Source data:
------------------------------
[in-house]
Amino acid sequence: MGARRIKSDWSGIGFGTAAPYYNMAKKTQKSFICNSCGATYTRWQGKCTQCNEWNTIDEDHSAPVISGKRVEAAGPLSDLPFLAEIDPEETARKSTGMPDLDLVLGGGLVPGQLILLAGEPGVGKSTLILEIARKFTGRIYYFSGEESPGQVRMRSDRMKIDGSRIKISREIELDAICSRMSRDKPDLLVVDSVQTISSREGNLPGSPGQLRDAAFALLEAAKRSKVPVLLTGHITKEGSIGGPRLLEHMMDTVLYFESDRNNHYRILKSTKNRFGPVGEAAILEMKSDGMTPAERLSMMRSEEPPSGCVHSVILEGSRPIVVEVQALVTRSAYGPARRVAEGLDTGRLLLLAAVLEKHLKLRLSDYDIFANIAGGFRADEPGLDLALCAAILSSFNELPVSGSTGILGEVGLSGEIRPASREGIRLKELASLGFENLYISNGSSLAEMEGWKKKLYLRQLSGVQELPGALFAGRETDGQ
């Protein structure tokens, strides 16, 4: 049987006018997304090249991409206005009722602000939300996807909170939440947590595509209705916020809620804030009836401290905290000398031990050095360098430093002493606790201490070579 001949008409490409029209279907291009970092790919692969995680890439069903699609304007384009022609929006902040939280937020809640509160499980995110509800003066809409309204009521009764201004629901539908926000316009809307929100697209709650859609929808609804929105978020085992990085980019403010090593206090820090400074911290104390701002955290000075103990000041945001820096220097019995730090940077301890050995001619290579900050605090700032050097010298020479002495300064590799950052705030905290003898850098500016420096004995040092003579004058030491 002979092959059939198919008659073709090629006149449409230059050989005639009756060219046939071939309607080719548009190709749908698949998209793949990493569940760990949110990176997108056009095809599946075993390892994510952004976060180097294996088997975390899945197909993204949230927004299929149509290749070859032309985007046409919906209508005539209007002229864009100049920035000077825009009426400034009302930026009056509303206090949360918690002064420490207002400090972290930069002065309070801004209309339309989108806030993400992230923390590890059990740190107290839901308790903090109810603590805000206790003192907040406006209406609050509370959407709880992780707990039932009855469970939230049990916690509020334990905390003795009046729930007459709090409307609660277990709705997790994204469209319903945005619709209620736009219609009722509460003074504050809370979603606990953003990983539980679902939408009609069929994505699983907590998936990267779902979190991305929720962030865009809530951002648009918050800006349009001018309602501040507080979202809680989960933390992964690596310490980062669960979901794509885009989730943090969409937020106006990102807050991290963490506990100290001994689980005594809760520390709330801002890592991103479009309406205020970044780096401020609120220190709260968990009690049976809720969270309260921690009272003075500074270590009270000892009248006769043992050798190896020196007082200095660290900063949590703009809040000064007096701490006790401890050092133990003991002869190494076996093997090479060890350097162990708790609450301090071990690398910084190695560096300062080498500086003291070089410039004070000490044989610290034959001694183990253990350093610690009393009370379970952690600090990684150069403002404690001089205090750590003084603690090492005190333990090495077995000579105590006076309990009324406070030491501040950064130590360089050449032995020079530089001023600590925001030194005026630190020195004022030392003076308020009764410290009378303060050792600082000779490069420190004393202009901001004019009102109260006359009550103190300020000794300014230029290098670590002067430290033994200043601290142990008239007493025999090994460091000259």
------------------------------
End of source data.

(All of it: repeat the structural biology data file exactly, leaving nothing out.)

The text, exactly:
[in-house]
Amino acid sequence: MGARRIKSDWSGIGFGTAAPYYNMAKKTQKSFICNSCGATYTRWQGKCTQCNEWNTIDEDHSAPVISGKRVEAAGPLSDLPFLAEIDPEETARKSTGMPDLDLVLGGGLVPGQLILLAGEPGVGKSTLILEIARKFTGRIYYFSGEESPGQVRMRSDRMKIDGSRIKISREIELDAICSRMSRDKPDLLVVDSVQTISSREGNLPGSPGQLRDAAFALLEAAKRSKVPVLLTGHITKEGSIGGPRLLEHMMDTVLYFESDRNNHYRILKSTKNRFGPVGEAAILEMKSDGMTPAERLSMMRSEEPPSGCVHSVILEGSRPIVVEVQALVTRSAYGPARRVAEGLDTGRLLLLAAVLEKHLKLRLSDYDIFANIAGGFRADEPGLDLALCAAILSSFNELPVSGSTGILGEVGLSGEIRPASREGIRLKELASLGFENLYISNGSSLAEMEGWKKKLYLRQLSGVQELPGALFAGRETDGQ
């Protein structure tokens, strides 16, 4: 049987006018997304090249991409206005009722602000939300996807909170939440947590595509209705916020809620804030009836401290905290000398031990050095360098430093002493606790201490070579 001949008409490409029209279907291009970092790919692969995680890439069903699609304007384009022609929006902040939280937020809640509160499980995110509800003066809409309204009521009764201004629901539908926000316009809307929100697209709650859609929808609804929105978020085992990085980019403010090593206090820090400074911290104390701002955290000075103990000041945001820096220097019995730090940077301890050995001619290579900050605090700032050097010298020479002495300064590799950052705030905290003898850098500016420096004995040092003579004058030491 002979092959059939198919008659073709090629006149449409230059050989005639009756060219046939071939309607080719548009190709749908698949998209793949990493569940760990949110990176997108056009095809599946075993390892994510952004976060180097294996088997975390899945197909993204949230927004299929149509290749070859032309985007046409919906209508005539209007002229864009100049920035000077825009009426400034009302930026009056509303206090949360918690002064420490207002400090972290930069002065309070801004209309339309989108806030993400992230923390590890059990740190107290839901308790903090109810603590805000206790003192907040406006209406609050509370959407709880992780707990039932009855469970939230049990916690509020334990905390003795009046729930007459709090409307609660277990709705997790994204469209319903945005619709209620736009219609009722509460003074504050809370979603606990953003990983539980679902939408009609069929994505699983907590998936990267779902979190991305929720962030865009809530951002648009918050800006349009001018309602501040507080979202809680989960933390992964690596310490980062669960979901794509885009989730943090969409937020106006990102807050991290963490506990100290001994689980005594809760520390709330801002890592991103479009309406205020970044780096401020609120220190709260968990009690049976809720969270309260921690009272003075500074270590009270000892009248006769043992050798190896020196007082200095660290900063949590703009809040000064007096701490006790401890050092133990003991002869190494076996093997090479060890350097162990708790609450301090071990690398910084190695560096300062080498500086003291070089410039004070000490044989610290034959001694183990253990350093610690009393009370379970952690600090990684150069403002404690001089205090750590003084603690090492005190333990090495077995000579105590006076309990009324406070030491501040950064130590360089050449032995020079530089001023600590925001030194005026630190020195004022030392003076308020009764410290009378303060050792600082000779490069420190004393202009901001004019009102109260006359009550103190300020000794300014230029290098670590002067430290033994200043601290142990008239007493025999090994460091000259």